Palin vs. May -- a different angle

By Jared Wesley on Sep 13, 2008

Beyond references to their attacks on "the old boys club" (overt and rhetorical in Palin's case, and more symbolic in May's case) comparisons between the Republican Vice Presidential nominee and Canadian Green Party leader have been few and far between.  Perhaps this is because few people would place the two in the same political league.

Having watched both Charlie Gibson's lengthy interview of Sarah Palin on ABC News earlier this week, and Elizabeth May's interview on Global News (Focus: Decision 2008) this evening, I tend to agree.  Elizabeth May is a far stronger candidate.  Yes.  I said it.

While Palin spent most of her interview on the defensive, reaching for rhetoric in response to policy questions, May demonstrated that she may be more prepared for the leaders' debates than most pundits believe.   Granted, Charlie Gibson was far more forceful than the Global anchor.   And granted, May has had a far more intimate relationship with her party's platform than Palin.  Nonetheless, I was pleasantly surprised with the Green leader's candor, conviction and knowledge -- particularly on questions of the economy, crime, and taxes.  Her responses were a solid combination of sound bite and substance.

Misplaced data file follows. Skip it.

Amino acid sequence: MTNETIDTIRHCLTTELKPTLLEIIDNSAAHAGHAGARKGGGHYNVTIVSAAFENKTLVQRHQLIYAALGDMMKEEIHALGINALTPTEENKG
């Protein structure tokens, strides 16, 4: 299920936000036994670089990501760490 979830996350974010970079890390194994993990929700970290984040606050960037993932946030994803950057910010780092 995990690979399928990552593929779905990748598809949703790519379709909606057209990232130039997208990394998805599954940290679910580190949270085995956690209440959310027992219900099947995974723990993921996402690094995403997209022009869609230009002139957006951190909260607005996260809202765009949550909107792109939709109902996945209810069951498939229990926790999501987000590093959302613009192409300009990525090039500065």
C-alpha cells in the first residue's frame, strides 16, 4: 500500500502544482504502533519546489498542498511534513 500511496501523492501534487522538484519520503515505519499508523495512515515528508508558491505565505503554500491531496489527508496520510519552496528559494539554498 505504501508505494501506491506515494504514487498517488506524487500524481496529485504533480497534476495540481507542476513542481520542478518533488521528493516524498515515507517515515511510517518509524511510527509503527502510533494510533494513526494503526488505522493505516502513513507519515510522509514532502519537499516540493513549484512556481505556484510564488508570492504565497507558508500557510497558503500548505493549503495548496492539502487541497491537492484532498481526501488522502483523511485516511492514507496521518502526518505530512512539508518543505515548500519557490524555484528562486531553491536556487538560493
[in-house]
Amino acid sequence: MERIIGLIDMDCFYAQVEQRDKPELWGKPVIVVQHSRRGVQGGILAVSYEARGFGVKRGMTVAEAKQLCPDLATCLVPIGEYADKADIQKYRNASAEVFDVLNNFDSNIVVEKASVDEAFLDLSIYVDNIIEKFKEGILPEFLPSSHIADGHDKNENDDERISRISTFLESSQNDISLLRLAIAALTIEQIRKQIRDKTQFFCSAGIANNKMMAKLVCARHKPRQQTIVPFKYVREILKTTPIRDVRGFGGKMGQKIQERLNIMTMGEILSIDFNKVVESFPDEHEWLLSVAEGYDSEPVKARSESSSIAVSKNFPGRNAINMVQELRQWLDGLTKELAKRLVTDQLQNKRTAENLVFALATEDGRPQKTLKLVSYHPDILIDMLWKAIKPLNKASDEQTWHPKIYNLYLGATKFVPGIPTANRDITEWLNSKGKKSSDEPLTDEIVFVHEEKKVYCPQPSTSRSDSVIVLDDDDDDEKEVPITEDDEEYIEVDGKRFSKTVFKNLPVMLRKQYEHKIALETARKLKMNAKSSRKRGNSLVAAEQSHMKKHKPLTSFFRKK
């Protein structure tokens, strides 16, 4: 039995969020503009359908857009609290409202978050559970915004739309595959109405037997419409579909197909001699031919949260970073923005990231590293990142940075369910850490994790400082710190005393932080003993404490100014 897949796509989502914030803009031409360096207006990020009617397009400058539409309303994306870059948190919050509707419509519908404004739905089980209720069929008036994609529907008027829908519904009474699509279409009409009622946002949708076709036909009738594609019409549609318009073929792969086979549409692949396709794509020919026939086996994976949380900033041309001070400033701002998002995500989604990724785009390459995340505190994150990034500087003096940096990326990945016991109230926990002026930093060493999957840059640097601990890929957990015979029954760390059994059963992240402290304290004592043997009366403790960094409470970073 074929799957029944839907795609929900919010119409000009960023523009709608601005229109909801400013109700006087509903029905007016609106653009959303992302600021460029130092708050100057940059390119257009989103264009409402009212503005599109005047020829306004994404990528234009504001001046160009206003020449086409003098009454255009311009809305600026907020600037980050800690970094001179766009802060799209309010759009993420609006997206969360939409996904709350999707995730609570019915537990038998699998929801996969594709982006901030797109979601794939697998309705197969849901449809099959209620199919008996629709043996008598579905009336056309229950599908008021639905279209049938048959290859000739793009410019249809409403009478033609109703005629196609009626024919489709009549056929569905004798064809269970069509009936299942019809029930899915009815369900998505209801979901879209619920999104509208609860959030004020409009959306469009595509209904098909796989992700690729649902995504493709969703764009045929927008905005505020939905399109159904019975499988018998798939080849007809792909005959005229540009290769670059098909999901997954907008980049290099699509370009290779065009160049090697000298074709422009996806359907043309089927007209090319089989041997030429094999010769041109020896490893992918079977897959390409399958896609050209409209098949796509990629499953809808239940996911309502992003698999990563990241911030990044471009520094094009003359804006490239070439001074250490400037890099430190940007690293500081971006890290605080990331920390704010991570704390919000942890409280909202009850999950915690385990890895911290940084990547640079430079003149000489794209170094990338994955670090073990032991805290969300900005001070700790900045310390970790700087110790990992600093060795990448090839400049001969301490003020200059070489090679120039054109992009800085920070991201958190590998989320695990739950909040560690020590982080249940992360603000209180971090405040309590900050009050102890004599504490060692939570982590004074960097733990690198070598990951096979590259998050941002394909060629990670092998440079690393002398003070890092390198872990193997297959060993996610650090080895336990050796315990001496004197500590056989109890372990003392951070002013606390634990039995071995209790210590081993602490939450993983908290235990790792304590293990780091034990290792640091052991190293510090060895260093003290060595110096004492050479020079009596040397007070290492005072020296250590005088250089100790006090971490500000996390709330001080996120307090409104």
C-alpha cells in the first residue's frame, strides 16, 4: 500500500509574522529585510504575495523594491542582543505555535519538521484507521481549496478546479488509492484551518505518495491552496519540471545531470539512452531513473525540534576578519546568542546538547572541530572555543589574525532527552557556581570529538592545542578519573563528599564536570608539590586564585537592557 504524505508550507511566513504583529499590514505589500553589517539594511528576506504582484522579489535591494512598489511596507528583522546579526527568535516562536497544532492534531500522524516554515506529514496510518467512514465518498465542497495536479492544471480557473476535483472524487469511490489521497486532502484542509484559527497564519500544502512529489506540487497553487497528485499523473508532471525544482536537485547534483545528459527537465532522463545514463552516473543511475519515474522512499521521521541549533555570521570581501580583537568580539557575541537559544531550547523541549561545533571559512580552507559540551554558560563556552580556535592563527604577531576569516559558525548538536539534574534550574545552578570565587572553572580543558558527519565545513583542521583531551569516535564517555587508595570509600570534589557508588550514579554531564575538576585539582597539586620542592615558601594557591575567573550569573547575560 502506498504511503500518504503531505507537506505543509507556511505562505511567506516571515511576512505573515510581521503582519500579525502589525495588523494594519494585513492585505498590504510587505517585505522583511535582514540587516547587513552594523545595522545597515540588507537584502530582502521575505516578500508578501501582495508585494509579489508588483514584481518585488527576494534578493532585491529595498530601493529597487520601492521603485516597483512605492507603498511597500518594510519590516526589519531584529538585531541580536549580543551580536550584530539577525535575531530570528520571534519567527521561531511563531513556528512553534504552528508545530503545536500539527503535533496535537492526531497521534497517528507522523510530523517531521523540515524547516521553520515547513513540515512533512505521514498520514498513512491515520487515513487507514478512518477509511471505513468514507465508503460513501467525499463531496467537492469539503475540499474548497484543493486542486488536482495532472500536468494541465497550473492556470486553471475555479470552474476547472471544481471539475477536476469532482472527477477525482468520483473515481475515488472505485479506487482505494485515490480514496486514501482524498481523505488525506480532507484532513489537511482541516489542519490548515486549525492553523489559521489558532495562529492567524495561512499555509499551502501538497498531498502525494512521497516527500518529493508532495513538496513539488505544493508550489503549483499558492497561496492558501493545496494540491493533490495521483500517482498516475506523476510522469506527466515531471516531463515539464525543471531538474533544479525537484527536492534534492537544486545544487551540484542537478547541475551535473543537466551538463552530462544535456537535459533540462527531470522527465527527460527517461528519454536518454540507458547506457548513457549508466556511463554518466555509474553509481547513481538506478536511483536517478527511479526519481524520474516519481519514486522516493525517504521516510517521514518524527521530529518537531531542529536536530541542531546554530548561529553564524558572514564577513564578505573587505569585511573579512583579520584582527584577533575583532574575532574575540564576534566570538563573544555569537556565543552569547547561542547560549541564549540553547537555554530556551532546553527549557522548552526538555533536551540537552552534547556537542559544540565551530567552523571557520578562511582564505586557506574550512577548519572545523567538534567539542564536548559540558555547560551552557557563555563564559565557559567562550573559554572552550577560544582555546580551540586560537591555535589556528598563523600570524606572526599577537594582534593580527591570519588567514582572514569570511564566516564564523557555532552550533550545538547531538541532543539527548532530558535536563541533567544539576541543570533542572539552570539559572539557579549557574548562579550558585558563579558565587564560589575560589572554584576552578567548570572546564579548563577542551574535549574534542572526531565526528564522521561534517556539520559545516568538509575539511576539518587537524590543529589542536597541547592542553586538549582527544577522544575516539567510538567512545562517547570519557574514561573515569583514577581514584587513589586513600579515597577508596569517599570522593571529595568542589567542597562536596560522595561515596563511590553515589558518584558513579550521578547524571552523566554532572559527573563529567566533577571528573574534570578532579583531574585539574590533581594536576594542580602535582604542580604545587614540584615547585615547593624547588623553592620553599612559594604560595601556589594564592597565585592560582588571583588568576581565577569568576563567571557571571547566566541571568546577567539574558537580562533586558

If these performances continue, Palin may not be the saviour, nor May the liability, that most observers believe.  The former may suffer from high expectations later in the campaign, as people see more of her.  The latter may benefit from low expectations for the same reason.

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